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Preview: Chronon critical points

Chronon critical points



A selection of scientific applets, articles and book reviews, in particular questioning some of the claims that are often made in popular science books, but which aren't supported by the science



Copyright: Stephen Lee
 



Review of 'Leibniz' by Nicholas Jolley

Tue, 3 Jul 2012 12:25:08 GMT

Leibniz is one of the best known philosophers, but his work has had less attention than might be expected. In Leibniz Nicholas Jolley gives an introduction to the main points of Leibniz philosophy.



Review of 'The information diet' by Clay Johnson

Wed, 13 Jun 2012 17:16:11 GMT

We're surrounded by sources of information, but somehow we don't seem to find out what matters. In The Information Diet: A Case for Conscious Consumption Clay Johnson claims that we're getting junk information, and just as in the case of food, we need to be careful to consume the information we need.



Review of 'Plight of the fortune tellers' by Riccardo Rebonato

Tue, 12 Jun 2012 11:00:07 GMT

Banks have lost huge amounts of money in the last few years, but why? They were subject to regulations and employed risk managers, and so things shouldn't have got anything like so bad. Why did things go so wrong? In Plight of the Fortune Tellers: Why We Need to Manage Financial Risk Differently Riccardo Rebonato gives his explanation.



Review of 'The construction of the heavens' by Michael Hoskin

Thu, 7 Jun 2012 11:54:17 GMT

The work of William Herschel was part of a watershed in the study of cosmology, where rather than being uniform and static, the universe began to be seen as subject to change and containing a heirarchy of structures. In The Construction of the Heavens: William Herschel's Cosmology Michael Hoskin tells of Herschel's contribution.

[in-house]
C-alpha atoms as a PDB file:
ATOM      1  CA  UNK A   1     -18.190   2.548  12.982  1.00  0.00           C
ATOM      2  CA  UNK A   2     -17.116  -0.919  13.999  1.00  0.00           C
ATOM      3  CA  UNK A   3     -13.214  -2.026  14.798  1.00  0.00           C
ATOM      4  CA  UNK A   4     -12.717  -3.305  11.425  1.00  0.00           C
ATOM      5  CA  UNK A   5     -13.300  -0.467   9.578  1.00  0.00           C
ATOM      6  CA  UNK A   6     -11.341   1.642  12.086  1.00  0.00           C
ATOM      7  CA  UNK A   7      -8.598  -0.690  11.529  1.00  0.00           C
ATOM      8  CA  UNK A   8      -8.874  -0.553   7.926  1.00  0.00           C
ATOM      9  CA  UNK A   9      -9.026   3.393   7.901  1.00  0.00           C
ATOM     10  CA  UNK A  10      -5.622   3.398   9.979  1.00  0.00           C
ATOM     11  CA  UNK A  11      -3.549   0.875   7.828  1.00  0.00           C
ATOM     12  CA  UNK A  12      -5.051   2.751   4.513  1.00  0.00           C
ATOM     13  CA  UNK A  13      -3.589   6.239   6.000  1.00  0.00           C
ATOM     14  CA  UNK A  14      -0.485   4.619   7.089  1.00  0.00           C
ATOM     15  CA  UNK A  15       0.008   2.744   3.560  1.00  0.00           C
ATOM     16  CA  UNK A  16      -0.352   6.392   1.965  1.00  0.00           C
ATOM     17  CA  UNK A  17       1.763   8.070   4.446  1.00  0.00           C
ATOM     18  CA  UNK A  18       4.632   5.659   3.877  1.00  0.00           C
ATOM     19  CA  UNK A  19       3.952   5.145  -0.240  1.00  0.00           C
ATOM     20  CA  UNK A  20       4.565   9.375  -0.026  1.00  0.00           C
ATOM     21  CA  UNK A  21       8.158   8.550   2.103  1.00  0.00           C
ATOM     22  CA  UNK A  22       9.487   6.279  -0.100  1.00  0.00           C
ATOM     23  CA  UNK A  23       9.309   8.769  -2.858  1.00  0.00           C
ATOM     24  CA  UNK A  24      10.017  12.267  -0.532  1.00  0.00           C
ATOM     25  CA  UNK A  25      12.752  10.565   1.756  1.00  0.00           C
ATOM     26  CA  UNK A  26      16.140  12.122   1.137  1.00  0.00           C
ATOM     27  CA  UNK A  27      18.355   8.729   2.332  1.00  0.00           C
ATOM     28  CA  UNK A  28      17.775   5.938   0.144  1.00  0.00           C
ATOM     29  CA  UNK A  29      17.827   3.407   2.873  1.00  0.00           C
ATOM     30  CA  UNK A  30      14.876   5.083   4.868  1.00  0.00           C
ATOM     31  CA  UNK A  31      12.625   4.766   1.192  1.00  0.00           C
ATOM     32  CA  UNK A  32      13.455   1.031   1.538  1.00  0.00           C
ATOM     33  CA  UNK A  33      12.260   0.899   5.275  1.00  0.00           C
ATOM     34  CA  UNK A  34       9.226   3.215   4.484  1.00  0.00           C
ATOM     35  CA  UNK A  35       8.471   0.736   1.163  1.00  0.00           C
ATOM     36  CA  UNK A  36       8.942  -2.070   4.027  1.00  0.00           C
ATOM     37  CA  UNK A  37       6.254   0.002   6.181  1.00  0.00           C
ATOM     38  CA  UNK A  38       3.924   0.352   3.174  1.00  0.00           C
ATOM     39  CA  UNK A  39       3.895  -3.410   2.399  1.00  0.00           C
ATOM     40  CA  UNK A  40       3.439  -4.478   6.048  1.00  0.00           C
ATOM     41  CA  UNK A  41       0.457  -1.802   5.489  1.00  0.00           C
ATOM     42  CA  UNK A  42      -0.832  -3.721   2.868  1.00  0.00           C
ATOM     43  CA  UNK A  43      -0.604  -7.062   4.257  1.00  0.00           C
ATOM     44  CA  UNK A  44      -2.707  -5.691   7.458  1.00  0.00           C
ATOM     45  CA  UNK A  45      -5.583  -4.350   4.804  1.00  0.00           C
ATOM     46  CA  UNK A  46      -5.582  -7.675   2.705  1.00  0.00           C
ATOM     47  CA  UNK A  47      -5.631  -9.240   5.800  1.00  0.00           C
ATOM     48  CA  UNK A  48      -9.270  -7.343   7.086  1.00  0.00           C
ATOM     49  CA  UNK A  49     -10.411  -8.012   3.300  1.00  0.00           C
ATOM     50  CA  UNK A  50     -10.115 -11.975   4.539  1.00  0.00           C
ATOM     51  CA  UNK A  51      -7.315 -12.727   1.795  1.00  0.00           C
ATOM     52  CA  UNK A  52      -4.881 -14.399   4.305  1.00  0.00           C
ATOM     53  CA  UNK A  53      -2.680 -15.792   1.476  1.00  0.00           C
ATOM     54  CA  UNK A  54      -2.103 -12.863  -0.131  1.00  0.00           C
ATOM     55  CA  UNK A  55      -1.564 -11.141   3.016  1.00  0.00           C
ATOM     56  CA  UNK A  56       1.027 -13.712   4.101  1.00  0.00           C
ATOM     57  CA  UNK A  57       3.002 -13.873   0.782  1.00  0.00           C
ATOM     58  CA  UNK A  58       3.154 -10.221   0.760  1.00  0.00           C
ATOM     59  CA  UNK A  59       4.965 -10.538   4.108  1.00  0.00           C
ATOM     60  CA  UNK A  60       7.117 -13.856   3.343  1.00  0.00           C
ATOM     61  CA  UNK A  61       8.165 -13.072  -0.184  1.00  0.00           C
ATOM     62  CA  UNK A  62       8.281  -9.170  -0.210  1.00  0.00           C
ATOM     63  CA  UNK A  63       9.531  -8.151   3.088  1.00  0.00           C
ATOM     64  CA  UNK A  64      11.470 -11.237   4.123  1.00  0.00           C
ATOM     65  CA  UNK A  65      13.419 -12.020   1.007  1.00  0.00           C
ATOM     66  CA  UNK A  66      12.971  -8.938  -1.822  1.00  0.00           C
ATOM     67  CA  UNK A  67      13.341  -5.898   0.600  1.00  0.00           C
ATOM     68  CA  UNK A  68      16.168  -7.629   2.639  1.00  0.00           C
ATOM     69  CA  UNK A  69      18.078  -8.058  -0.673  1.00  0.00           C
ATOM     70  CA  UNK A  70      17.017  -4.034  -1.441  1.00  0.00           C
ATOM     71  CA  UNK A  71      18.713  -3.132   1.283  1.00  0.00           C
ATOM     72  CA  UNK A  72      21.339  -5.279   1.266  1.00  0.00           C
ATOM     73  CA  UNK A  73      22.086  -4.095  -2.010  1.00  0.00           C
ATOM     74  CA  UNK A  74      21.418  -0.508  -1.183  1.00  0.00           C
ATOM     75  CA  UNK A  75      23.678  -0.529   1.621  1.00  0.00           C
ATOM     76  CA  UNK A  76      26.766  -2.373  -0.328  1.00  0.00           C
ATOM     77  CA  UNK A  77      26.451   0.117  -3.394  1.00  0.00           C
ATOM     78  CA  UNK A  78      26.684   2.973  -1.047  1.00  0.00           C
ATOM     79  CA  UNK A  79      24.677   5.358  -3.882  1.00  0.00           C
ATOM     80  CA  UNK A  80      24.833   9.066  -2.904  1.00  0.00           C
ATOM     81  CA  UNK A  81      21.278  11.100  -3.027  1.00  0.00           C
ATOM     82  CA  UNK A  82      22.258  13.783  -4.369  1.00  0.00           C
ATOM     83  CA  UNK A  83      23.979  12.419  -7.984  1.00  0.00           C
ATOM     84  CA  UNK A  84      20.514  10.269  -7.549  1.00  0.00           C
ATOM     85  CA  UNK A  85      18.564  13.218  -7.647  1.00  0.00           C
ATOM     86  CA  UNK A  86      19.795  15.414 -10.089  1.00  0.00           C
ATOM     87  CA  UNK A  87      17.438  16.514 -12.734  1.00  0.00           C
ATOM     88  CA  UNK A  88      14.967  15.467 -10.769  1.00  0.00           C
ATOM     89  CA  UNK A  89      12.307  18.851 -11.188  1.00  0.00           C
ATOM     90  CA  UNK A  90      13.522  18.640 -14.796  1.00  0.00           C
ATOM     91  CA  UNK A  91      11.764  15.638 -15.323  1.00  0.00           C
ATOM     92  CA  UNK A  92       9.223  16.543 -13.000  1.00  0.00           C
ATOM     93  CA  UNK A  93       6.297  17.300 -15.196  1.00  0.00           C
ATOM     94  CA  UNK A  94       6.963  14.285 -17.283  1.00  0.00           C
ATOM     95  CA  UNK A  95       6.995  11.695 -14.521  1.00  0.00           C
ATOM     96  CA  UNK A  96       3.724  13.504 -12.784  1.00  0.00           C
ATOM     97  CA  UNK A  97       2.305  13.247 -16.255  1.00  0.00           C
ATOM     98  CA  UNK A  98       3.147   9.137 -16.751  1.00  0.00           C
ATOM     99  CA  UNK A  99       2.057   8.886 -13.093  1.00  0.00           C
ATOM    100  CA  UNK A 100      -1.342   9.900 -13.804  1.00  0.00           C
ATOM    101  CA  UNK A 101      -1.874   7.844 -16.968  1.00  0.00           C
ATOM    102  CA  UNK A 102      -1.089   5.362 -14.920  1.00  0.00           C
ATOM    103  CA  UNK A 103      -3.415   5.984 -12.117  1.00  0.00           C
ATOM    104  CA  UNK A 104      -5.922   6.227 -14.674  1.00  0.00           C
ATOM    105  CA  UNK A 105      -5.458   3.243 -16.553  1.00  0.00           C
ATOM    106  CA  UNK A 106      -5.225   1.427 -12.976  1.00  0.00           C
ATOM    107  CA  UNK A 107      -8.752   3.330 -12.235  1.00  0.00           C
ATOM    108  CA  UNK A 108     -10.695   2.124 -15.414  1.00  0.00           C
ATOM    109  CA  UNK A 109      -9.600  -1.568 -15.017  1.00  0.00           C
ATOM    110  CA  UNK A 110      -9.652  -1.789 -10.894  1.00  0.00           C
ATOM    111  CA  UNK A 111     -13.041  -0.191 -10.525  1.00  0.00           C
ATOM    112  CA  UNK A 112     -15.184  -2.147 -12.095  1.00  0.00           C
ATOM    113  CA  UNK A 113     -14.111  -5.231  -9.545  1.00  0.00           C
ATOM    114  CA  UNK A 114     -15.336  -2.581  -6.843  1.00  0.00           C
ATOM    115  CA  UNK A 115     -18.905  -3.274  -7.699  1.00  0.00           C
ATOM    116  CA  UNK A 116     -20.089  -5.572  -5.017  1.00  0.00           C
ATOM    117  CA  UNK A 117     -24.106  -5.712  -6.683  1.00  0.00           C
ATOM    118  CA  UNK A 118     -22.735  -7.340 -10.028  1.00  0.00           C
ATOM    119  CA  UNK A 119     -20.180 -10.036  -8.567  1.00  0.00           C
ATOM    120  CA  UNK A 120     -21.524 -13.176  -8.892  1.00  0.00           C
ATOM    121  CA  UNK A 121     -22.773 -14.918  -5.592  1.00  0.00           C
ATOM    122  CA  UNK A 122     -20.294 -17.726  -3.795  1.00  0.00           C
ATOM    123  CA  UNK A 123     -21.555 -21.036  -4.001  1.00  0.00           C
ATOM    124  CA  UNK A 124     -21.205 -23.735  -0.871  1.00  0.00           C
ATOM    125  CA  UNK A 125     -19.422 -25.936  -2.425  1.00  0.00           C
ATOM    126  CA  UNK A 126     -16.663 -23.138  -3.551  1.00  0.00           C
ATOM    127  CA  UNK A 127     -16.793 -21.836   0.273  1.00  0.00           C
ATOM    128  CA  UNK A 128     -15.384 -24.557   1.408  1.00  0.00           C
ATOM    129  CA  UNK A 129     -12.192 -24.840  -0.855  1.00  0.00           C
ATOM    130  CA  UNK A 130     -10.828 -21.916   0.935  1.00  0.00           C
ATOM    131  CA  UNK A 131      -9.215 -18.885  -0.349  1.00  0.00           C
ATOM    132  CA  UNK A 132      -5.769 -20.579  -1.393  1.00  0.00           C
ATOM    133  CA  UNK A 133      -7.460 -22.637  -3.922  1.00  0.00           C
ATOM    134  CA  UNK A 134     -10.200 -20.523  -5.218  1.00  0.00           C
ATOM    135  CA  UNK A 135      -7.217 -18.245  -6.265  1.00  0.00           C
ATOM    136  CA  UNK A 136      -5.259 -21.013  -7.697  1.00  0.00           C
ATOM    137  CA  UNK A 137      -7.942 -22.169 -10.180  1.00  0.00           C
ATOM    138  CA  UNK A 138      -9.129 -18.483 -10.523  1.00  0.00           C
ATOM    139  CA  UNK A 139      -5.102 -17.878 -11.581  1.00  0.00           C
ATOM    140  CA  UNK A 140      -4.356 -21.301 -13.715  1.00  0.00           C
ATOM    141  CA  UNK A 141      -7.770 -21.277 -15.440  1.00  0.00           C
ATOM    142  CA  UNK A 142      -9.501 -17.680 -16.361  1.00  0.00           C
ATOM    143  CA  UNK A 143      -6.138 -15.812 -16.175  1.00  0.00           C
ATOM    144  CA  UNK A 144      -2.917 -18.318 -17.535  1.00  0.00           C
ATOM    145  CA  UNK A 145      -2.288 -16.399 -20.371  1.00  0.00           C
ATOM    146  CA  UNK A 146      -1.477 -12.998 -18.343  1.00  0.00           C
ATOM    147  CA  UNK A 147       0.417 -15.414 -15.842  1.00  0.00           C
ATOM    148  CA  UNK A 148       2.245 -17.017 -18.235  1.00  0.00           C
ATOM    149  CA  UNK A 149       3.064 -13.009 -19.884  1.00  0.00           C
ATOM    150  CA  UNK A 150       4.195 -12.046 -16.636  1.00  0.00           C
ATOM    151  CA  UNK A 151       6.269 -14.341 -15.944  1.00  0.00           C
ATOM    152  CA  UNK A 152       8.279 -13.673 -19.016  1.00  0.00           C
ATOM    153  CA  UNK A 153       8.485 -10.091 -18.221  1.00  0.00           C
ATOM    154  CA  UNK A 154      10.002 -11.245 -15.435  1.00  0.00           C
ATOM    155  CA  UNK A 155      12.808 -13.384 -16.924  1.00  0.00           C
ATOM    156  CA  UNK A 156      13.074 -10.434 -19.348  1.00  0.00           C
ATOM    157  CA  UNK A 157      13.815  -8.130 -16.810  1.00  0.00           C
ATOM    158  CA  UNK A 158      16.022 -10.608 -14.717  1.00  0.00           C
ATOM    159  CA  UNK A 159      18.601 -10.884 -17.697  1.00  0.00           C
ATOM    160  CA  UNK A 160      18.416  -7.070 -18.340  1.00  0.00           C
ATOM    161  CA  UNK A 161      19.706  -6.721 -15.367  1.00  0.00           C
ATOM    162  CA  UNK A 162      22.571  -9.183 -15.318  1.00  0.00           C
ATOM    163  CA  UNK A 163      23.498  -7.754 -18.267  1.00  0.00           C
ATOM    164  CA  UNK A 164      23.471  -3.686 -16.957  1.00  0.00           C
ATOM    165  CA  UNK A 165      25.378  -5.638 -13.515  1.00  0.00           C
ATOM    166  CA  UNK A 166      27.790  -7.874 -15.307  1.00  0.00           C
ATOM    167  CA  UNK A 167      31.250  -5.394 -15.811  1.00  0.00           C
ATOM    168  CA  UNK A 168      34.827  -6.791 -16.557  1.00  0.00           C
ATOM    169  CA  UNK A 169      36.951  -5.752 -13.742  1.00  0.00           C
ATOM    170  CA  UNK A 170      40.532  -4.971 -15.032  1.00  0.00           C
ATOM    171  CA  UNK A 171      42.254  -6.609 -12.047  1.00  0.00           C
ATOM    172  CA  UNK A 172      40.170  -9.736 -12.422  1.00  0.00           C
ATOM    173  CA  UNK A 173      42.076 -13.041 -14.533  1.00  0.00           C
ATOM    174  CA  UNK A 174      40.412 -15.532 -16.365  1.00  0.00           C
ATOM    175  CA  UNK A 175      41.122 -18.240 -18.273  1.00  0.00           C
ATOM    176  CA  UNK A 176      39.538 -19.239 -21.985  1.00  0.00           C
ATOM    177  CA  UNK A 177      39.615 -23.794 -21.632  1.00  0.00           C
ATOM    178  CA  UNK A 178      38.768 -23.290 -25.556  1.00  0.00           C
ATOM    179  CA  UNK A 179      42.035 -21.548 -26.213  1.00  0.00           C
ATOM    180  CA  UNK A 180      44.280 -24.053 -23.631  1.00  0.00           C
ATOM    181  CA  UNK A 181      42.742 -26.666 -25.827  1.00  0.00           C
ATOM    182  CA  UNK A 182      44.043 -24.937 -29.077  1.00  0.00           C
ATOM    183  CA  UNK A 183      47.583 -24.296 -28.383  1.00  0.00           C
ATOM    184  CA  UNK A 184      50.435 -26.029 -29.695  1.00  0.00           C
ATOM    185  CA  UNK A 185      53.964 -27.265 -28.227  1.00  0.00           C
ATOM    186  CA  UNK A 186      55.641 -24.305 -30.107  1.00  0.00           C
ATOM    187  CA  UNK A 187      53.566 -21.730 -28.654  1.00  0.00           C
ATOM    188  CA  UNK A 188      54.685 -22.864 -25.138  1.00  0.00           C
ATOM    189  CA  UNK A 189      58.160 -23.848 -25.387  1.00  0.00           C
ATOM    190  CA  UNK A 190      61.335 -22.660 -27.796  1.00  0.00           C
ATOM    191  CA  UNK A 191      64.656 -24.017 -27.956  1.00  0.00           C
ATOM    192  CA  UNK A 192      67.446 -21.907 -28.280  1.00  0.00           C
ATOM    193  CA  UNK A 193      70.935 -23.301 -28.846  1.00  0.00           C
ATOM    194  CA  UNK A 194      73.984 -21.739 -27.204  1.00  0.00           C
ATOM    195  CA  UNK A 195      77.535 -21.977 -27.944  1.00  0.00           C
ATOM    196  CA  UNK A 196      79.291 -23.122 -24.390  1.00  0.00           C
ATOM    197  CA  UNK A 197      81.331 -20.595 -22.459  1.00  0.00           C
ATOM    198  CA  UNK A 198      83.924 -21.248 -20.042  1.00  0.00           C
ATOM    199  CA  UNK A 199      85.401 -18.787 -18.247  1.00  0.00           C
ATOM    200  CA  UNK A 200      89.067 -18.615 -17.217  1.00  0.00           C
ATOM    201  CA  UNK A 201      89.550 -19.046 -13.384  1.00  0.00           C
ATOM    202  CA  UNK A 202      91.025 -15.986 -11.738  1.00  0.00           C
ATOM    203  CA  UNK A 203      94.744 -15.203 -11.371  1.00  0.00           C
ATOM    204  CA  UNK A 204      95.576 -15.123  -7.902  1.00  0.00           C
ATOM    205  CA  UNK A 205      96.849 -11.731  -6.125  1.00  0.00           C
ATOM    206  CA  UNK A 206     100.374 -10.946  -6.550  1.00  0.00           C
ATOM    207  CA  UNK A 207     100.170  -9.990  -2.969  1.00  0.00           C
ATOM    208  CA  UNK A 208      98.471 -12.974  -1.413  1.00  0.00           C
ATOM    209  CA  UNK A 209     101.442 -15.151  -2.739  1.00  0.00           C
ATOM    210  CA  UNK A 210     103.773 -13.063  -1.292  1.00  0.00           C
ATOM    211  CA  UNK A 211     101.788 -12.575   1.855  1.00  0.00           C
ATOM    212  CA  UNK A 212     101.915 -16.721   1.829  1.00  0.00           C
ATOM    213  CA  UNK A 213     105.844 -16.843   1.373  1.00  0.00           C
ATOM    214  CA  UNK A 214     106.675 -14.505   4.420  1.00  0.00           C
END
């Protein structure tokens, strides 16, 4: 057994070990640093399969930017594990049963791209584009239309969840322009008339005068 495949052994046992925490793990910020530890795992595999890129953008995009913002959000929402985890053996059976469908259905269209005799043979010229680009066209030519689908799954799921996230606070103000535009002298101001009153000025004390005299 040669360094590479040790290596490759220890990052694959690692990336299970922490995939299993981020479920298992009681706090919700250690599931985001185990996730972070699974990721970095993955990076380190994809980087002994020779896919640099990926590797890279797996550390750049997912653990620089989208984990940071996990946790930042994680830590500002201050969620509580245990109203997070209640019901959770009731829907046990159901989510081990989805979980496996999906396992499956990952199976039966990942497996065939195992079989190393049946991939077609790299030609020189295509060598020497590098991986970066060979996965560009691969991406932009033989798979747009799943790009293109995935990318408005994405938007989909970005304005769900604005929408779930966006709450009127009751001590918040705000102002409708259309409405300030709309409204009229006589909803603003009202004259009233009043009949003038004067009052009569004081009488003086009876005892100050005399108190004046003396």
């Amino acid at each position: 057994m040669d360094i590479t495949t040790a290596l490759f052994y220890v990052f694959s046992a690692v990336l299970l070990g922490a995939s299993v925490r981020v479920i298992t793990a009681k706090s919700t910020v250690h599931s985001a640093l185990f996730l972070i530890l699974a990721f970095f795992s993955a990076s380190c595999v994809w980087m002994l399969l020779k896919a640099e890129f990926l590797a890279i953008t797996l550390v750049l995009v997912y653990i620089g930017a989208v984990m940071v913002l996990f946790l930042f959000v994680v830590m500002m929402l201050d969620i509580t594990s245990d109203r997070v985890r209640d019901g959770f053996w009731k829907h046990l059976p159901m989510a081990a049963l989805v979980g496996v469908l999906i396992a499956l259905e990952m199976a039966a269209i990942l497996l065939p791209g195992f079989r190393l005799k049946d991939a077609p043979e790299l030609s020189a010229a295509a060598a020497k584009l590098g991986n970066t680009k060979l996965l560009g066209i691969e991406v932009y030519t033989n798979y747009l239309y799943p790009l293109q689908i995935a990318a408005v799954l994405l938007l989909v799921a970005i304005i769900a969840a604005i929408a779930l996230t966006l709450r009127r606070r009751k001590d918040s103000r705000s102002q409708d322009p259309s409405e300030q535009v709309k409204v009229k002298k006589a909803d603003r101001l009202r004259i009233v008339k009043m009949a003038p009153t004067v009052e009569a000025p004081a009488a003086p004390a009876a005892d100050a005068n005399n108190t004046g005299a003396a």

Review of 'Letters to a Young Mathematician' by Ian Stewart

Thu, 24 May 2012 08:14:51 GMT

In Letters to a Young Mathematician Ian Stewart tells readers what he would like to have known when he was younger, in the form of letters to a budding mathematician, Meg.



Review of 'How the laser happened' by Charles Townes

Wed, 23 May 2012 15:12:47 GMT

Lasers are to be found everywhere today, but when the proposal of stimulated emission was developed, there was little idea of what it would lead to - it looked like it would just be a way of improving microwave sources. In How the Laser Happened: Adventures of a Scientist Charles Townes tells the story.



Review of 'How the hippies saved physics' by David Kaiser

Thu, 17 May 2012 13:04:57 GMT

In the middle of the 20th Century, thinking about the meaning of quantum theory was strongly discouraged - physicists were supposed to work on practical applications (like bombs). But eventually people started to question this stance and delve into what quantum theory meant and how it was linked to other aspects of life. In How the Hippies Saved Physics: Science, Counterculture, and the Quantum Revival David Kaiser tells the story.



Review of 'How not to be eaten' by Gilbert Waldbauer

Tue, 15 May 2012 11:35:24 GMT

Insects are so abundant that they must present a great feast for anything that eats them. In How not to be eaten : the insects fight back Gilbert Waldbauer tells of the strategies insects use to avoid this.



Review of 'Economics of good and evil' by Tomas Sedlacek

Tue, 8 May 2012 12:36:03 GMT

In Economics of Good and Evil: The Quest for Economic Meaning from Gilgamesh to Wall Street Tomas Sedlacek finds economic concepts in a wide variety of sources - from ancient myths to the mathematical theories of today.



Review of 'Reinventing discovery' by Michael A Nielsen

Fri, 27 Apr 2012 12:38:38 GMT

In Reinventing Discovery: The New Era of Networked Science Michael A Nielsen explains how the internet is changing the way science can be done and calls for us to adopt these changes as soon as we can.



Review of 'Nine algorithms that changed the future' by John MacCormick

Wed, 25 Apr 2012 16:33:37 GMT

In 9 Algorithms That Changed the Future: The Ingenious Ideas That Drive Today's Computers John MacCormick sets out to give readers an inkling of the workings of the algorithms driving todays computers and the internet, without requiring prior knowledge of programming or computer science.



Review of 'Chaucer' by Peter Ackroyd

Tue, 24 Apr 2012 10:49:59 GMT